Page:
W-H principal Dr. Christopher Jones received the go-ahead from School Committee members on Wednesday, Dec. 11 to use a grant from NextGen, a personal finance firm, to fund a financial literacy program of studies with an eye toward including it as a graduation requirement beginning in 2024.
“We thought it would add up, seeing that we ran a pilot this year,” Jones said. “We were already looking to make it a graduation requirement.”
The $10,000 grant would help implement the program, however the Committee’s support in a vote, reflected in a vote recorded in the minutes to require financial literacy as a graduation criteria. No additional personnel is required with the rolling of a computer application course into the financial literacy program. An $11,500 state grant will fund professional development for the program.
“I’m glad to see we’re doing something on this,” said School Committee member Dan Cullity. “I do believe our students do not — over the last four or five years — come out of here knowing how to do anything for life. [They’re] basement dwellers because they don’t know how to get a house.”
He said there is such an emphasis on college, when only a certain amount go to college while the rest “have to get out there and do the blue-collar work.”
School Committee member Alexandra Taylor, who works in a bank, agreed.
“It’s not just younger people,” she added. “It’s adults my age who have no clue how to do any of it.”
Jones said the course goes beyond that, noting how students cover APR, buying a house, credit scores, interest rates and the like. Jones also outlined a policy approach to vaping and its potential for addiction, including consequences, recently classifying it as a “suspension event.”
“We want to put in an educational component,” Jones said, noting that suspensions alone proved initially successful, but vaping use is on the increase again. A Saturday program is being looked at, including informational videos and reports as well as discussions with counselors, administrators or the school resource officer. Whitman resident Shawn Kain, of the recovery high school in Brockton, reiterated his request that the possibility of a student’s being diagnosed with a substance abuse disorder.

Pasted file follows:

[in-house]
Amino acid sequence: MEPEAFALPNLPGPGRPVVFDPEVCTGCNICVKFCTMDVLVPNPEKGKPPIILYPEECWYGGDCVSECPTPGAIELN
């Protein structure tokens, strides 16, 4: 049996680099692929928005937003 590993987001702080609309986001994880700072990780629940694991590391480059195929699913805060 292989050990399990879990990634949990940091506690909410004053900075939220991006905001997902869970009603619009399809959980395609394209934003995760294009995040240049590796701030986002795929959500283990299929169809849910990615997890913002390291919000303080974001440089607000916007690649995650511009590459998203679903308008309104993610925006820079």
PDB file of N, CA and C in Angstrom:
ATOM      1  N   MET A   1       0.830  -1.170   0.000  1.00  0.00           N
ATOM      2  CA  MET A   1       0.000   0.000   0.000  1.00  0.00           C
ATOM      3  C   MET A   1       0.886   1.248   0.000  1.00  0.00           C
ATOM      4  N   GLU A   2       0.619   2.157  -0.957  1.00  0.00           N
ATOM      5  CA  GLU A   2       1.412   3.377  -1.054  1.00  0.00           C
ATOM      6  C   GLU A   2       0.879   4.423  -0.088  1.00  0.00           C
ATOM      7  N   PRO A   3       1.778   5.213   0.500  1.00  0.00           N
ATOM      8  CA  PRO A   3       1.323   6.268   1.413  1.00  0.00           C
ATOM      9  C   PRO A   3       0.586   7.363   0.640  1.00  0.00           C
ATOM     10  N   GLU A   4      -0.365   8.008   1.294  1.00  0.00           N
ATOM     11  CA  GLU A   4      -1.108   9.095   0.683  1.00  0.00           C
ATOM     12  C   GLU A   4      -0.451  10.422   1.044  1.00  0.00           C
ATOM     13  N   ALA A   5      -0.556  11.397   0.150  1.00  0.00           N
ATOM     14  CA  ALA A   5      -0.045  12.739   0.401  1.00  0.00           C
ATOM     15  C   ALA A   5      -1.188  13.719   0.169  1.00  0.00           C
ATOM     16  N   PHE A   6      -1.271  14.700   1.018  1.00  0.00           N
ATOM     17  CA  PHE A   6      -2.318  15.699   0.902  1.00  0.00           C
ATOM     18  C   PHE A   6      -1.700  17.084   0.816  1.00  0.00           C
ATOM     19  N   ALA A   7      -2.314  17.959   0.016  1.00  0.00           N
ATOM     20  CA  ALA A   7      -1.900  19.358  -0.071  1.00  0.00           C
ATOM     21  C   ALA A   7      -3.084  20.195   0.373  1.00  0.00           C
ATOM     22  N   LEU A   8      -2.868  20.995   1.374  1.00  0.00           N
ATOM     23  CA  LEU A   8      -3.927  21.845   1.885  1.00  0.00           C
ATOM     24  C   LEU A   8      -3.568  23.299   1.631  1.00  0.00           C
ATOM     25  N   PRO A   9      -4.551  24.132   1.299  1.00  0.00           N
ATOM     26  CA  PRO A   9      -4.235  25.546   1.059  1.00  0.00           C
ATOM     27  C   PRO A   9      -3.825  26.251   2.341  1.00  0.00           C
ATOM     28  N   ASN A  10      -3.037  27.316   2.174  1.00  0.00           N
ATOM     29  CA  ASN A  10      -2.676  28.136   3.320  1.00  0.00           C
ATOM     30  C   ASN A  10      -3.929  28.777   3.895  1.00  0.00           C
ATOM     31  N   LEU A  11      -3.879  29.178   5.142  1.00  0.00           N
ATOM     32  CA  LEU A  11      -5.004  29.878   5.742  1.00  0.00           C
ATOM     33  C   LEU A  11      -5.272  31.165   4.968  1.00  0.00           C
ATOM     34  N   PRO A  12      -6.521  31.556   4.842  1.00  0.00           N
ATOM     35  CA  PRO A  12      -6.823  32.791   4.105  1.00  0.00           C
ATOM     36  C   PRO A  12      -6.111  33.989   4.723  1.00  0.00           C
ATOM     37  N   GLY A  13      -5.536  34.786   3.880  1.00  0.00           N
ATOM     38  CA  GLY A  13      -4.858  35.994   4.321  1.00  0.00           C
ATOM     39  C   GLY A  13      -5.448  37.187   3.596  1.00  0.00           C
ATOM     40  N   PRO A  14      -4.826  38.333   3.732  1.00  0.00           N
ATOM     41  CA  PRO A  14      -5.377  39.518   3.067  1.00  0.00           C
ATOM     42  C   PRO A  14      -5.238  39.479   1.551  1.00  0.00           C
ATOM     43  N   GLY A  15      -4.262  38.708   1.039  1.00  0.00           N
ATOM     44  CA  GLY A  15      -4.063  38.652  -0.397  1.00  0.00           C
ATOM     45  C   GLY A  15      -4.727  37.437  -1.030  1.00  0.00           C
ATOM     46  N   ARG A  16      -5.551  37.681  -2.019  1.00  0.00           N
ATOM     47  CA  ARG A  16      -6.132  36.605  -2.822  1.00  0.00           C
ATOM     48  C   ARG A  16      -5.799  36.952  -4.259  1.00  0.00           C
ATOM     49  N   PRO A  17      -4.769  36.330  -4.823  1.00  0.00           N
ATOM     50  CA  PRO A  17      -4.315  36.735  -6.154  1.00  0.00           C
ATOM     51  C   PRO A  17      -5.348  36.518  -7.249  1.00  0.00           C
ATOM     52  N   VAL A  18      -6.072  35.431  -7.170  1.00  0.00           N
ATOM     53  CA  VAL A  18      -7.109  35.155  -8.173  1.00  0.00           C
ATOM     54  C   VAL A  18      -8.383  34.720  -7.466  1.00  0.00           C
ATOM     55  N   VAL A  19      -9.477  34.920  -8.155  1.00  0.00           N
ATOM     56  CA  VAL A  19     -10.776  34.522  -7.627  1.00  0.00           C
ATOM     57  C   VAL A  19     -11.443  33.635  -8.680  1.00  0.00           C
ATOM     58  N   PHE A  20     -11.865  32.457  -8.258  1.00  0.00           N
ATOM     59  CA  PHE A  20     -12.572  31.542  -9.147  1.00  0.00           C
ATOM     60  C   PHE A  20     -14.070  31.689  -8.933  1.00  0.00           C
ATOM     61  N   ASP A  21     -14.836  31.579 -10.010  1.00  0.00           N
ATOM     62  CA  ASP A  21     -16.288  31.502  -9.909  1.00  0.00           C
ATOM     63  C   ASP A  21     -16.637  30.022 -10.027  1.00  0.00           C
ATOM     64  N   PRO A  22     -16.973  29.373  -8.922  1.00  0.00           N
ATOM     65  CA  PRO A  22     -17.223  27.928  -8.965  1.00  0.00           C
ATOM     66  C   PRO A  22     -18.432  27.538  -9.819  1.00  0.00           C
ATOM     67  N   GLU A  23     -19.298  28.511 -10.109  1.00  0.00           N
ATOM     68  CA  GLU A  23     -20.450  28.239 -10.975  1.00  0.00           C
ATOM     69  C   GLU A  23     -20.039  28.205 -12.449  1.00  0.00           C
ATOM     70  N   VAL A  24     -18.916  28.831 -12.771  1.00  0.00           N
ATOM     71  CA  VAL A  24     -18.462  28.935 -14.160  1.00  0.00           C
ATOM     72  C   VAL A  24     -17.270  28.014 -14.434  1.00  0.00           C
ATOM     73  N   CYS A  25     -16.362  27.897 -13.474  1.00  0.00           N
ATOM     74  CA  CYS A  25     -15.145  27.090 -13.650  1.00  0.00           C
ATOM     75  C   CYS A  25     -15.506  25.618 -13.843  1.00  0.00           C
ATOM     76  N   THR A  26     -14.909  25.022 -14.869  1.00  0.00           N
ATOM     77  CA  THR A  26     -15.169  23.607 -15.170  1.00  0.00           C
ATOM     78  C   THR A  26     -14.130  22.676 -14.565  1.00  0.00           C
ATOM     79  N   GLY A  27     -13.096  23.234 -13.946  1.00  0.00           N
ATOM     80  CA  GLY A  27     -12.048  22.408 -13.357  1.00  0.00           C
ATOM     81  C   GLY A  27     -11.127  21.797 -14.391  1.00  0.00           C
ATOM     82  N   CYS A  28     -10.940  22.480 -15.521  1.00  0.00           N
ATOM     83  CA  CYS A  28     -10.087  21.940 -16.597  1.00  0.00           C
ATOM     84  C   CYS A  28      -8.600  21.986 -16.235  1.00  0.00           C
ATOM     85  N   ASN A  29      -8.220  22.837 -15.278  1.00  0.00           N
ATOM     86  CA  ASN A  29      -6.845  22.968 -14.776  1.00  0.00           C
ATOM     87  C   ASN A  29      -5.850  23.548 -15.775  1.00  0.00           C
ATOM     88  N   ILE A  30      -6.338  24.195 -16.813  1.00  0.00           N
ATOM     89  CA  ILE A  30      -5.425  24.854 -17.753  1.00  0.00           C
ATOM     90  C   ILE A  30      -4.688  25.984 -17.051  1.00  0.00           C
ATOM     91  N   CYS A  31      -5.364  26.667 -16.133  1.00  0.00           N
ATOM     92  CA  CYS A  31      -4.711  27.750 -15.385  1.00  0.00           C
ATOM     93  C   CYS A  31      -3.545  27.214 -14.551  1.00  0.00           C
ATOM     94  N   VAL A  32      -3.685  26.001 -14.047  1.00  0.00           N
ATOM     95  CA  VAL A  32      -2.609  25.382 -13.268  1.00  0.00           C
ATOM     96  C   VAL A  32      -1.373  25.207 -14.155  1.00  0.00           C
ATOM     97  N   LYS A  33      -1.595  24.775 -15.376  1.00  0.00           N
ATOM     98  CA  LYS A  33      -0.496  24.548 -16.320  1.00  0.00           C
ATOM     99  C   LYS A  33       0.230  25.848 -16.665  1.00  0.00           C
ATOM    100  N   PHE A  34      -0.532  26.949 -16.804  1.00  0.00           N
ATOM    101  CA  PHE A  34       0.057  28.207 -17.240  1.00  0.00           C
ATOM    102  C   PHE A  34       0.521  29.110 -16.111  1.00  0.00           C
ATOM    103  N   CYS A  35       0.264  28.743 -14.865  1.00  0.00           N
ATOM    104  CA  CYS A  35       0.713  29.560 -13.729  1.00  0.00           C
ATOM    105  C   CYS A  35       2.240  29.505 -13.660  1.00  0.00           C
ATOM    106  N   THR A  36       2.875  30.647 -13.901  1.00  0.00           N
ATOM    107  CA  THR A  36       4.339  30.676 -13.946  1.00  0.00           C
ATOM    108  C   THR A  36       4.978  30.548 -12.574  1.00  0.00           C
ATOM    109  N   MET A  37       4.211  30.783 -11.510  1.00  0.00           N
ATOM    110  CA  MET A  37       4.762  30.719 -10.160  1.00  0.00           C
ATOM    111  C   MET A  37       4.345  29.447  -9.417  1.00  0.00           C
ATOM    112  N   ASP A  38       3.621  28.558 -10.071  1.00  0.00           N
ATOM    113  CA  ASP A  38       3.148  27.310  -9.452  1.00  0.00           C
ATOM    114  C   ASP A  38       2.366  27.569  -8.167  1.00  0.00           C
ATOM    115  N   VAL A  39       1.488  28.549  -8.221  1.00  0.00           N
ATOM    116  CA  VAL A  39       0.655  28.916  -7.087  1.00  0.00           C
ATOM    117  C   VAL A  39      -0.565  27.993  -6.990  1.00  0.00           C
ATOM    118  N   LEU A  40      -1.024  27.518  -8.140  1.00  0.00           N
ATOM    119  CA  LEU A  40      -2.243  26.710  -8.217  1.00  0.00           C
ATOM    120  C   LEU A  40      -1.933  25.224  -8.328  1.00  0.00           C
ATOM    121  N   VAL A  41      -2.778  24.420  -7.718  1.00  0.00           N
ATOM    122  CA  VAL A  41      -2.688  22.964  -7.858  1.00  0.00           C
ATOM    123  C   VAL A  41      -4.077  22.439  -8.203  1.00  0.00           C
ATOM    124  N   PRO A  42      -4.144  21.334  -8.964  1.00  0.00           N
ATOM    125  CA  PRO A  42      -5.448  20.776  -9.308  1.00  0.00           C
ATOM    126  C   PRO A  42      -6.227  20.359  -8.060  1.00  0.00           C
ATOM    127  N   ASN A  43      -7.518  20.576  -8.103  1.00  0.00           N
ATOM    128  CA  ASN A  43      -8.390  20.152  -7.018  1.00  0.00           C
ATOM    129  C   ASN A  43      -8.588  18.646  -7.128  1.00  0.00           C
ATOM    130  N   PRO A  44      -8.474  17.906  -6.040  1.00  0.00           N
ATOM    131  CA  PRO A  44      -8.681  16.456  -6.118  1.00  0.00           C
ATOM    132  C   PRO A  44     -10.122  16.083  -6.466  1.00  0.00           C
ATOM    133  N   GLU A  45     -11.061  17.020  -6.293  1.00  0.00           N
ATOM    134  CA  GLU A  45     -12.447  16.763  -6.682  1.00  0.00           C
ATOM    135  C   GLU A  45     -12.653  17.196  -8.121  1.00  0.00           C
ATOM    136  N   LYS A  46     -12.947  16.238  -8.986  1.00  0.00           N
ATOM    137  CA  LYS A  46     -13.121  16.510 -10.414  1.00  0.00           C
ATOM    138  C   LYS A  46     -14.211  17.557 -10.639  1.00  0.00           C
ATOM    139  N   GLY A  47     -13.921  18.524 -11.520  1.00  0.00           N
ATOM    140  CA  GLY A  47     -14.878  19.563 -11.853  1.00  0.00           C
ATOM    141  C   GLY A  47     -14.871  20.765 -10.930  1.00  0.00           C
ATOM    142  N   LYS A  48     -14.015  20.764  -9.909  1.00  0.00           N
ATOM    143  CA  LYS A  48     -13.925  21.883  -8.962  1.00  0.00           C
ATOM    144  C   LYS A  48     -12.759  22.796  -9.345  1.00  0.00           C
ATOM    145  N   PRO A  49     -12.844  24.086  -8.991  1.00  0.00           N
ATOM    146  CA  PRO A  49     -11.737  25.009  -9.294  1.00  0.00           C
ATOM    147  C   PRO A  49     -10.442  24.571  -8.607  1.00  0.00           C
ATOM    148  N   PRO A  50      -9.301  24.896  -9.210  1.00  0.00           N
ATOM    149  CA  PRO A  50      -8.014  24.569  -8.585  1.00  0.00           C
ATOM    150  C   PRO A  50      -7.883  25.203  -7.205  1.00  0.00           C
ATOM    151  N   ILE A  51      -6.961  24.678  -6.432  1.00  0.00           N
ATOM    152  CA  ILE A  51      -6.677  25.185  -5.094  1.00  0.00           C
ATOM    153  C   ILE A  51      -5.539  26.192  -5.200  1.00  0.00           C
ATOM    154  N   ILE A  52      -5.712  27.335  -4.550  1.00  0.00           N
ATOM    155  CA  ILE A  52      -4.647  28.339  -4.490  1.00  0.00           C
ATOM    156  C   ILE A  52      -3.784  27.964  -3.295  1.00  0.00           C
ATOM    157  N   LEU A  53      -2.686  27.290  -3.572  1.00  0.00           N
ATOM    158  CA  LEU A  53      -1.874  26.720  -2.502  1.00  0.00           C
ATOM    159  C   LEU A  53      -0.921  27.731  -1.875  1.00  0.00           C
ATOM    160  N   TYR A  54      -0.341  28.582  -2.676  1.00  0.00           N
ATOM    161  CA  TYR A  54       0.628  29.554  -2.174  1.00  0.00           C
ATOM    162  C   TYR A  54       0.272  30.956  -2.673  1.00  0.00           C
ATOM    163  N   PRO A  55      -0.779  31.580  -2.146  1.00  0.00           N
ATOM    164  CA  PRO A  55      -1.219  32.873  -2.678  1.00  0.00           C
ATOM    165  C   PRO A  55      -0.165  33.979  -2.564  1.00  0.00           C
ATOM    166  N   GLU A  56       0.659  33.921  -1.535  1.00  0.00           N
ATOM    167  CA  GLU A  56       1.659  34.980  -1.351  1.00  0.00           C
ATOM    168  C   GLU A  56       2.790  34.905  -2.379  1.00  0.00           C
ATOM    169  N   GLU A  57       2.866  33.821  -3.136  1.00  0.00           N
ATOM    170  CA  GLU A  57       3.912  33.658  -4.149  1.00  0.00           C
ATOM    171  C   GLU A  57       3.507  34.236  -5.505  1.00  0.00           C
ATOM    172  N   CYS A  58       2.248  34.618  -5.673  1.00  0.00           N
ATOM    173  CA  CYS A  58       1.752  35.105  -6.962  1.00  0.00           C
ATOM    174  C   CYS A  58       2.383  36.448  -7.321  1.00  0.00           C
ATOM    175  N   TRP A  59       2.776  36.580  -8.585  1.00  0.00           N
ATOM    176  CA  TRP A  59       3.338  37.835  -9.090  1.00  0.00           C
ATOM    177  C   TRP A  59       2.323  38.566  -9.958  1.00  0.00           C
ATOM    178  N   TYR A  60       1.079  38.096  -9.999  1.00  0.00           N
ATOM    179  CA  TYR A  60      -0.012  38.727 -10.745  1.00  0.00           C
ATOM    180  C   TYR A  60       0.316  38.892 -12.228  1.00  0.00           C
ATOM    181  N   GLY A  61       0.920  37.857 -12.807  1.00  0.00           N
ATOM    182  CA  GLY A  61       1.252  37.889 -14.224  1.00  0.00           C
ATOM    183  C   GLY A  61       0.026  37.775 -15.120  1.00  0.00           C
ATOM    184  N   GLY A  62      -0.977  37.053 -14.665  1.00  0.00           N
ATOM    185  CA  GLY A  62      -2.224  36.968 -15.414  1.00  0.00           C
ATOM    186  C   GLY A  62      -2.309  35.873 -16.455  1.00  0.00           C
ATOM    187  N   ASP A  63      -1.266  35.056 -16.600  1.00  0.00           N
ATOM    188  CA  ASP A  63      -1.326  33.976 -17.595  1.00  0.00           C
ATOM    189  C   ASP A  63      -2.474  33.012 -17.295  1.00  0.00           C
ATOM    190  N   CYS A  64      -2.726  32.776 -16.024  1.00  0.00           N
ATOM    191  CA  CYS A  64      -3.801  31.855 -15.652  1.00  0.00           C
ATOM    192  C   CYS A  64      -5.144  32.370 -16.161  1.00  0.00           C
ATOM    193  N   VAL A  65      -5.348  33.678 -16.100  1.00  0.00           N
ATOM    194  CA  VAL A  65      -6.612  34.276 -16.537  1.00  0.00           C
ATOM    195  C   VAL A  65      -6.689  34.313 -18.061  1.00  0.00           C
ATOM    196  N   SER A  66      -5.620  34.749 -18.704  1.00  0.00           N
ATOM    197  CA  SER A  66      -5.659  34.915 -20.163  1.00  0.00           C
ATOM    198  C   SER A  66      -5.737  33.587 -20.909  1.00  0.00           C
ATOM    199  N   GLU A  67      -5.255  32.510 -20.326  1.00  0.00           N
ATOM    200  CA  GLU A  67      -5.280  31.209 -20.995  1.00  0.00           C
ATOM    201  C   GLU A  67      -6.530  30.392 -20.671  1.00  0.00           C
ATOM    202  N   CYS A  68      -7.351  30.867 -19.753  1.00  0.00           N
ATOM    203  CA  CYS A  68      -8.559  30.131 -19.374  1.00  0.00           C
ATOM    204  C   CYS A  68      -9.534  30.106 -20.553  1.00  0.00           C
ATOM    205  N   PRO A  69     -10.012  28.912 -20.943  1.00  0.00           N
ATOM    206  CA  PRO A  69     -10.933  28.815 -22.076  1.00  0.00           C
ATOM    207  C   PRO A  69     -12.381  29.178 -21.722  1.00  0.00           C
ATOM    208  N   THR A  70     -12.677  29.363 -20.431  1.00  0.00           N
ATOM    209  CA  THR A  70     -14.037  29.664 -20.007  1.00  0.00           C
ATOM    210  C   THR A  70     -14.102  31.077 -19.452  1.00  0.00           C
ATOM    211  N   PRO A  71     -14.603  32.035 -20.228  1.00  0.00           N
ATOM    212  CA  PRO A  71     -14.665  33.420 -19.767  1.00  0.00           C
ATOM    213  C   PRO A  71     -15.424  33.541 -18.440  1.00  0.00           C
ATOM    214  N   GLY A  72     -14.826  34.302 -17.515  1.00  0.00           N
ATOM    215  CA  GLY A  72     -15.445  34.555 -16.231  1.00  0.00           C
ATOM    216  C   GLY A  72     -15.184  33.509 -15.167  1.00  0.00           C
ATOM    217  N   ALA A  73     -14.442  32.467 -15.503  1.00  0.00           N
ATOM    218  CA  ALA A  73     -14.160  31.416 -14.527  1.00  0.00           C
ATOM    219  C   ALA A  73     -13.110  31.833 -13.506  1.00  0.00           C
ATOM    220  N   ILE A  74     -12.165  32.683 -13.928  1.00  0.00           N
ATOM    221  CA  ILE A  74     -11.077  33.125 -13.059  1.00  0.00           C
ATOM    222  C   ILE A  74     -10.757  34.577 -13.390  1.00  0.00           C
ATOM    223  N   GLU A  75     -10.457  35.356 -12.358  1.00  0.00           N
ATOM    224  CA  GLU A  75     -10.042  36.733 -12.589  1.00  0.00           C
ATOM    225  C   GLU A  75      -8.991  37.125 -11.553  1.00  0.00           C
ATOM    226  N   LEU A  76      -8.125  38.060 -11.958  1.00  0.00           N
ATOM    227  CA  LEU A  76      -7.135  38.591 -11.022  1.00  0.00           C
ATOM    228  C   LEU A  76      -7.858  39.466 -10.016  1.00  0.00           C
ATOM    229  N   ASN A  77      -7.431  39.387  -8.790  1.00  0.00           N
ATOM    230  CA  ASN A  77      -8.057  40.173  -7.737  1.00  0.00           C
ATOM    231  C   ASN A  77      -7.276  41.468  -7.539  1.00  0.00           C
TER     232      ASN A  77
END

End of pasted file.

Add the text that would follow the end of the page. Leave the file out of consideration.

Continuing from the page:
“I think it’s a whole lot more important or serious than we’re discussing,” Kain said. “I think addiction is a disability and I think it should be treated as a disability.”
He has been advocating for its inclusion in the student handbook as a disability just as any emotional disability.
The School Committee also approved Superintendent of Schools Jeffrey Szymaniak’s request to form a Superintendent’s Council of students with the aim of the students to meet three or four times a year with the committee.
Szymaniak proposed leaning on student leaders for membership on the council, but School Committee member Robert O’Brien Jr., said he would prefer hearing from a cross-section of students.
“I want to hear from others, quite honestly,” O’Brien said. “I don’t always want to hear from the student leaders … I want to hear from all walks of life.”
In other business, the students of the WHRHS National Honor Society presented checks for $908 each to the Whitman and Hanson food pantries during the meeting.
NHS members raised a total of $1,817 during the annual Miles for Meals 5K fun run and one-mile walk on Sept. 28, according to adviser Kelly Tanis, a language teacher.
Christine Cameron of the Hanson Food Pantry and Bruce Perry of the Whitman Food Pantry attended the meeting to accept the donations from NHS member Chloe Wilson.
“Thank you to both food pantries for all you do for the community,” Wilson said.
“Year in-year out these kids do this — it used to be under the direction of Ms. Galambos, but now Ms. Tanis — and they do a great job,” Perry said. “The students always come through for us and we really appreciate it. I really want to commend them for that.”